Radon gas isn’t something you hear a lot about in the news. It’s impossible to see, taste, or smell. Yet, it’s almost everywhere. It seeps up from the ground, and is present in many homes. It’s responsible for 21,000 cancer deaths every year in the U.S. Here’s how to beat the silent killer.

Get Your Home Tested

Simple home test kits can tell you whether there’s a problem. Since radon is a radioactive gas, it can be tested using radiological testing methods. Normally, radon is measured in terms of picocuries per liter of air, or pCi/L.
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Home testing kits are available that will test both long-term and short-term radon levels. You can do the testing yourself or hire a professional to do it for you. The cost for a professional may set you back as much as $300. If you do it yourself, you may spend between $20 and $30.

If radon levels exceed the EPA’s guidelines of 4 pCi/L, you should consider having a mitigation system put in place to bring those levels down. This is especially true if you will be exposed to radon for long periods of time (if you will live in the home for a long time).

Resisting Radon In New Construction

Resisting radon in new construction is accomplished through a multi-step process.

First, a gas permeable layer is placed beneath the slab or flooring system to allow the soil gas to move underneath the house. In most cases, this material is a 4-inch layer of clean gravel.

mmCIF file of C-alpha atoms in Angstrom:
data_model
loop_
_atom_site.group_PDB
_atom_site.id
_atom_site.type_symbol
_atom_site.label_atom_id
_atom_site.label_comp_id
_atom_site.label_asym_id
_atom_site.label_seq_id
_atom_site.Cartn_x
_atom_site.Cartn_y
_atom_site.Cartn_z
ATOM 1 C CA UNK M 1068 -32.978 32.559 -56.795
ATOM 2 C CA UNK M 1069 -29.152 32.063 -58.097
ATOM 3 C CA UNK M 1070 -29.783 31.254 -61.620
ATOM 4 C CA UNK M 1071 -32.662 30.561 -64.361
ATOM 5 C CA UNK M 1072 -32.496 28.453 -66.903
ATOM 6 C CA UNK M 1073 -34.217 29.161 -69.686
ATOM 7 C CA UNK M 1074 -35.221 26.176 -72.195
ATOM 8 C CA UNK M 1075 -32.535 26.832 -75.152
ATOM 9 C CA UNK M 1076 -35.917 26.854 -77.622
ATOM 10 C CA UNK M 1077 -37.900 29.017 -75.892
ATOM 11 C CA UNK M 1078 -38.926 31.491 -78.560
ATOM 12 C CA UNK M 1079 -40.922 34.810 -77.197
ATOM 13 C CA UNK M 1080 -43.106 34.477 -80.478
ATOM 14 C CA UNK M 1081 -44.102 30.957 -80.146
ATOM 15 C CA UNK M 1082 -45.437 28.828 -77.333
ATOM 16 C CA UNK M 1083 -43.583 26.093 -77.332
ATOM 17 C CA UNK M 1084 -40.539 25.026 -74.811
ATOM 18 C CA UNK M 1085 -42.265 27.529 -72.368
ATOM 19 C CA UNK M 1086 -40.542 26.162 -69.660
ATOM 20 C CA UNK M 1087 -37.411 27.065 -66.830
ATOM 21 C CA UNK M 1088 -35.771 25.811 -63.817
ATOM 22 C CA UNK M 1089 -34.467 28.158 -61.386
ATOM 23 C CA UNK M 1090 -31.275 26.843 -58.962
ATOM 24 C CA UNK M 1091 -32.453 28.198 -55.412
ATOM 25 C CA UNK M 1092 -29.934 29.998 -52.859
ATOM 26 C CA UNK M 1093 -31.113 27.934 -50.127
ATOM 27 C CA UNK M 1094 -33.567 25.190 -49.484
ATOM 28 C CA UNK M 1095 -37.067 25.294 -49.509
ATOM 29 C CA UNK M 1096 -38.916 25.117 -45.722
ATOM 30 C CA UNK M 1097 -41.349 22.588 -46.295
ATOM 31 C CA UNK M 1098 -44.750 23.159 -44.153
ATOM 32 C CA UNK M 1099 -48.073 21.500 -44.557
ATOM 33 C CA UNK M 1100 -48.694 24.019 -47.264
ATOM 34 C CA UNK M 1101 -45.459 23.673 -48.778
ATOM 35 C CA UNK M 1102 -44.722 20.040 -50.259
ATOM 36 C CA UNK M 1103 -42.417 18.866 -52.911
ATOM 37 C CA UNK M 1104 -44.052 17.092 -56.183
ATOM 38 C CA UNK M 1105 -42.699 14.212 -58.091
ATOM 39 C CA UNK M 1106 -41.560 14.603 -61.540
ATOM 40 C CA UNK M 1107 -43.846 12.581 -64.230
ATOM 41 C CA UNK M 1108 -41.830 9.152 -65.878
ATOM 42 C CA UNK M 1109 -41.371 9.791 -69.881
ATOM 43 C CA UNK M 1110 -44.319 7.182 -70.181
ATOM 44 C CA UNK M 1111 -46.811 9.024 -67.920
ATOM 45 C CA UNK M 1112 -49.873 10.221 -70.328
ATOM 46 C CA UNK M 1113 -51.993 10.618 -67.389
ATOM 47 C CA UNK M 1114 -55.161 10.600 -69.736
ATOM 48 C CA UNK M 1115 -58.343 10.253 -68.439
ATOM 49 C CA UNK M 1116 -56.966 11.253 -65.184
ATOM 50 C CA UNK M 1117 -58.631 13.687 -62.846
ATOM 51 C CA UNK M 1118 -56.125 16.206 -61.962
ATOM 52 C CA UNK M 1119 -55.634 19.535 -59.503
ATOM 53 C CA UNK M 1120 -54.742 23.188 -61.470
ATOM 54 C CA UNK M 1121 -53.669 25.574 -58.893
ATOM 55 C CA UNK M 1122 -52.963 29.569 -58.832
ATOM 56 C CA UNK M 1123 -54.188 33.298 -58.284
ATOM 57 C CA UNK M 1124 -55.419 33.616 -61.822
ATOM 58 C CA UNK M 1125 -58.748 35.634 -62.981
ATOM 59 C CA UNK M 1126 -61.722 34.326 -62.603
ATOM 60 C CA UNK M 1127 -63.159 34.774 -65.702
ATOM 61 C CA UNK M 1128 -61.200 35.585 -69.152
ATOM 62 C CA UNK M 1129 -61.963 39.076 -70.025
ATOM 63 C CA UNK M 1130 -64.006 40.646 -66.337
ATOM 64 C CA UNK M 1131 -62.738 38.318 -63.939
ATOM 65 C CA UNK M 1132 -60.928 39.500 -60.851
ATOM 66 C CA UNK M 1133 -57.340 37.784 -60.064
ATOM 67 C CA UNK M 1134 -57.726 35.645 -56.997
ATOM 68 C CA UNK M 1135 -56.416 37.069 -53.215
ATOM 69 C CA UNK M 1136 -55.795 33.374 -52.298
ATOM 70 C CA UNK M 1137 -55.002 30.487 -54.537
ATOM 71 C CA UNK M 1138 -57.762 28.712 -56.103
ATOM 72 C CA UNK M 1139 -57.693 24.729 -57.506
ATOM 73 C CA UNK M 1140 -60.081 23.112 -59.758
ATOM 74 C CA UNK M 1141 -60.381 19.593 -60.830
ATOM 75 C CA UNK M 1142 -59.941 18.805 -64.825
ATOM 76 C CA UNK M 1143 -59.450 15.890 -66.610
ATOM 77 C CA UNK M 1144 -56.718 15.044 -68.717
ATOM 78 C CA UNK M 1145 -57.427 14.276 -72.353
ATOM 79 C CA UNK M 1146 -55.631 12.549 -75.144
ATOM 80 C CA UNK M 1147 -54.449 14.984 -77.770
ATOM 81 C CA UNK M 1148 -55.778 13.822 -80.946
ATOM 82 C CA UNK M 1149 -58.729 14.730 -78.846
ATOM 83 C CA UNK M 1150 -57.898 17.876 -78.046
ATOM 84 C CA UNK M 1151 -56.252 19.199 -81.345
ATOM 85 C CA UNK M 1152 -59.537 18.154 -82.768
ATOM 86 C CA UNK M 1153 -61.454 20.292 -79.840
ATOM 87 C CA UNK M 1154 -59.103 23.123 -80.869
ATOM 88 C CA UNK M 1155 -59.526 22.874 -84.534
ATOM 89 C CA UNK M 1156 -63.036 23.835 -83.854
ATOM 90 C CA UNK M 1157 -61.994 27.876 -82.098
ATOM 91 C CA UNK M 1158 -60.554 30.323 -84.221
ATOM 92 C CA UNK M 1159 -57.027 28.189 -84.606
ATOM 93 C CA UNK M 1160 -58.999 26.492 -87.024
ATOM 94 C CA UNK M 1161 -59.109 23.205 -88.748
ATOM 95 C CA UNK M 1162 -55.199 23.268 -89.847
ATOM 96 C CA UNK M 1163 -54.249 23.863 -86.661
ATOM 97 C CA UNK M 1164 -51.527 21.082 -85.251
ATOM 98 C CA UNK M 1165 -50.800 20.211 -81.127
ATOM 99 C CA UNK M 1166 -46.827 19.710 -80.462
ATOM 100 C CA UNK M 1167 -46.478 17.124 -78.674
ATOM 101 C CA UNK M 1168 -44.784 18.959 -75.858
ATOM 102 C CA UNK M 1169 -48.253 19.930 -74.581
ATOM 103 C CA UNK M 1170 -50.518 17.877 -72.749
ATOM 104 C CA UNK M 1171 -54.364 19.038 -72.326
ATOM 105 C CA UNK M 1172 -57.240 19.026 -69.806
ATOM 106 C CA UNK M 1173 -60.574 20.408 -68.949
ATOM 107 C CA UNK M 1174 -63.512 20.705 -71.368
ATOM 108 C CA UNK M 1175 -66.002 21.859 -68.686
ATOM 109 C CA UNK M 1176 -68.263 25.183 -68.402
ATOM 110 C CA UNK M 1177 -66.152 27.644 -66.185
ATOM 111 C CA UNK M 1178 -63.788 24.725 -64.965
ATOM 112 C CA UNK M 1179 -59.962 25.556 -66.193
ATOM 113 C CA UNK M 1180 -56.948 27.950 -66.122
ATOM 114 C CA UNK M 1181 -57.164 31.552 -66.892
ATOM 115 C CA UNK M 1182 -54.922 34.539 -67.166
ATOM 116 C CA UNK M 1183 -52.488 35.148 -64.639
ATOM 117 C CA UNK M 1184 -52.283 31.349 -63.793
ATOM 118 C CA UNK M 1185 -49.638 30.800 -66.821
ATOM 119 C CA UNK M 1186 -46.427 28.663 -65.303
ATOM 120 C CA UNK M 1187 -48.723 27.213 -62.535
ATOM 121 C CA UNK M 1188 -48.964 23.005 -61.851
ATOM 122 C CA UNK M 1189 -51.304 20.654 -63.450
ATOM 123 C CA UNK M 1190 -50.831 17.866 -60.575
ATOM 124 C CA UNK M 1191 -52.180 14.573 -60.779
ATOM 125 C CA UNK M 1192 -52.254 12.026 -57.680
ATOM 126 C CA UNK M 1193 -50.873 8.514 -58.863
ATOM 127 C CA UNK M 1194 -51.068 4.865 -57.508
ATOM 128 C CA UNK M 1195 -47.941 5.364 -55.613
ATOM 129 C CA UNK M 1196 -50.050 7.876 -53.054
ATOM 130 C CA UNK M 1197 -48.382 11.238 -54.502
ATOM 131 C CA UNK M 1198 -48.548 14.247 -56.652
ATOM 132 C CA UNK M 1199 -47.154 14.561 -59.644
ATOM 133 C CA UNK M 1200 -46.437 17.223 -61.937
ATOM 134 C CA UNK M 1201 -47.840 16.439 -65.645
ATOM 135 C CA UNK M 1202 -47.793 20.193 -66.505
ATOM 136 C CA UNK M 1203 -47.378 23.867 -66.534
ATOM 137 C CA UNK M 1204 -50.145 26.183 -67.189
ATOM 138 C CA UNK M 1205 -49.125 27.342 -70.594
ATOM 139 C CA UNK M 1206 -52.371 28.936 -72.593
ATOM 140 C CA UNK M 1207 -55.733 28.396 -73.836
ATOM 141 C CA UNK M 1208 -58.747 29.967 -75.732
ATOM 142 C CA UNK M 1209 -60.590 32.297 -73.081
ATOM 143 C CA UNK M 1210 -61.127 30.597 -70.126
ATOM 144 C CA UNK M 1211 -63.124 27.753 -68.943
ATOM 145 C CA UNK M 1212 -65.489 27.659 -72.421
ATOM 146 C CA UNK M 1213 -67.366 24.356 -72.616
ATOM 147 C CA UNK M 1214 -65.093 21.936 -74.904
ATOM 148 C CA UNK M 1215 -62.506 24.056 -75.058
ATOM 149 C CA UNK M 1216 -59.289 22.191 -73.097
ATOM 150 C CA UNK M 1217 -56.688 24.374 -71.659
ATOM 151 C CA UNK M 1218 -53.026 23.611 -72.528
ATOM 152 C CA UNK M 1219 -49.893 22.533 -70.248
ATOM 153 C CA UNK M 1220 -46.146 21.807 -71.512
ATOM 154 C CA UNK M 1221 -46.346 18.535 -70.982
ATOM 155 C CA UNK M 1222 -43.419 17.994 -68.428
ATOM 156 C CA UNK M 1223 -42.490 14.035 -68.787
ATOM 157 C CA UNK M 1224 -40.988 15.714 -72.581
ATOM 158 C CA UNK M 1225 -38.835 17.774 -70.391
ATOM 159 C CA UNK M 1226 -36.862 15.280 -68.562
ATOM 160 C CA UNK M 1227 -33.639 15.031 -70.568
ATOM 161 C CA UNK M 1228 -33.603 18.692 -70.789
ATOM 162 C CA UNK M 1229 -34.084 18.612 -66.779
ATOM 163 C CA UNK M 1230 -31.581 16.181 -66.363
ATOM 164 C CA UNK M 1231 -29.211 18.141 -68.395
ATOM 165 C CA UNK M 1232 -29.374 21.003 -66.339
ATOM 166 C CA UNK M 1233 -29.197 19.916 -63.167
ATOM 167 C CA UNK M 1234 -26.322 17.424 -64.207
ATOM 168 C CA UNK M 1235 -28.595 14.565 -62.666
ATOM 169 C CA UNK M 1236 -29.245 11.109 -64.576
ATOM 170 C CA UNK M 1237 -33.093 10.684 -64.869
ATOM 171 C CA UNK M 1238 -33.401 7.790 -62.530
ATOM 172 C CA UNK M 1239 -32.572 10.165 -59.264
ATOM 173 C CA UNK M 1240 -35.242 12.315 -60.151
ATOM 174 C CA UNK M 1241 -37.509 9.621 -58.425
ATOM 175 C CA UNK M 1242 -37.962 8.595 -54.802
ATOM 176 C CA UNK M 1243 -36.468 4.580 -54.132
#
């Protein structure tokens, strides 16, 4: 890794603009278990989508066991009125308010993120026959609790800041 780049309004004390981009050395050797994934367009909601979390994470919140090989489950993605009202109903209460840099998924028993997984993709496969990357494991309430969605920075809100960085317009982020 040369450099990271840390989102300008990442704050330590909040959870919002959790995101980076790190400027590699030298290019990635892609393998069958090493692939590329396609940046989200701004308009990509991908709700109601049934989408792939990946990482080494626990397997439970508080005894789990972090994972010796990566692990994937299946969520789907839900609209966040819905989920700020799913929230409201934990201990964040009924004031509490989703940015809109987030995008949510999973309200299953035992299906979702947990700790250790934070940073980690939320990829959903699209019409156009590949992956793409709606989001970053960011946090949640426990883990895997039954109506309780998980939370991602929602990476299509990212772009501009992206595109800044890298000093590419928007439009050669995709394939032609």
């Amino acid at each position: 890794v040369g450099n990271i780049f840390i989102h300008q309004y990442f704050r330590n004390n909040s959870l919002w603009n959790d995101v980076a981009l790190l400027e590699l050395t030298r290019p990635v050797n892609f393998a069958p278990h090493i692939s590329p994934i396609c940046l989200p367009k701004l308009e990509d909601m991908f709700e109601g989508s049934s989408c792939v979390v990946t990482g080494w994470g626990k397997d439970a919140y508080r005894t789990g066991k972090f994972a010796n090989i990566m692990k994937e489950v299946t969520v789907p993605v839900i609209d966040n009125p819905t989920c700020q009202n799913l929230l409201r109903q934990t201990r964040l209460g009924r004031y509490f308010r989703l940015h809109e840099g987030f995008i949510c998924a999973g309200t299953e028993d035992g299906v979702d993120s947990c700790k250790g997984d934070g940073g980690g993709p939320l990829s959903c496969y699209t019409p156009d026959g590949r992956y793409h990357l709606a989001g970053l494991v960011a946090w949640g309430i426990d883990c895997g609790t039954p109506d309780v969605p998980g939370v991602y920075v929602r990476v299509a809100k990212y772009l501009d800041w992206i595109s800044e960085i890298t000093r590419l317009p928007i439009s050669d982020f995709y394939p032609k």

Plastic sheeting is then placed on top of the gravel under the slab to help prevent the soil gas from entering the home. In homes with crawlspaces, the sheeting is placed over the crawlspace floor.

All openings in the concrete are sealed to reduce entry into the home.

A vent pipe is then run from the gravel, through the home, and up to the roof to vent radon away from living spaces.

Finally, an electrical junction box is installed in the event that an electric fan is needed later to help vent gases outside.

After You’ve Found Radon, Here’s What You Should Do

These types of HVAC products can help you mitigate the dangers of radon by providing air circulation that rids the home of the gas. In most new homes, use of radon-resistant features can keep levels blow the recommended 2 pCi/L level. Some reduction systems can reduce it by up to 99 percent.

You should consider correcting a radon problem before you put it on the market or try to sell it to someone else. This will help improve the resale value of your home and put the buyer at ease about other potential issues that may or may not be on their mind about other maintenance issues.

Average costs for reducing radon once it’s in the home vary depending on the job and the size of the home as well as the nature of the problem. For example, it may cost $1,200 to have a mitigation system put in place, but it could also range from between $500 and $2,500.

Most states also certify or license contractors for radon mitigation and treatment. Even after your home has been treated, you should have it tested periodically (including immediately after the system has been installed and verified working) to make sure that it’s reducing levels.

Marcella R. Thompson works as a home health aide. She enjoys writing about healthier ways to live. Look for her articles on many health and lifestyle sites.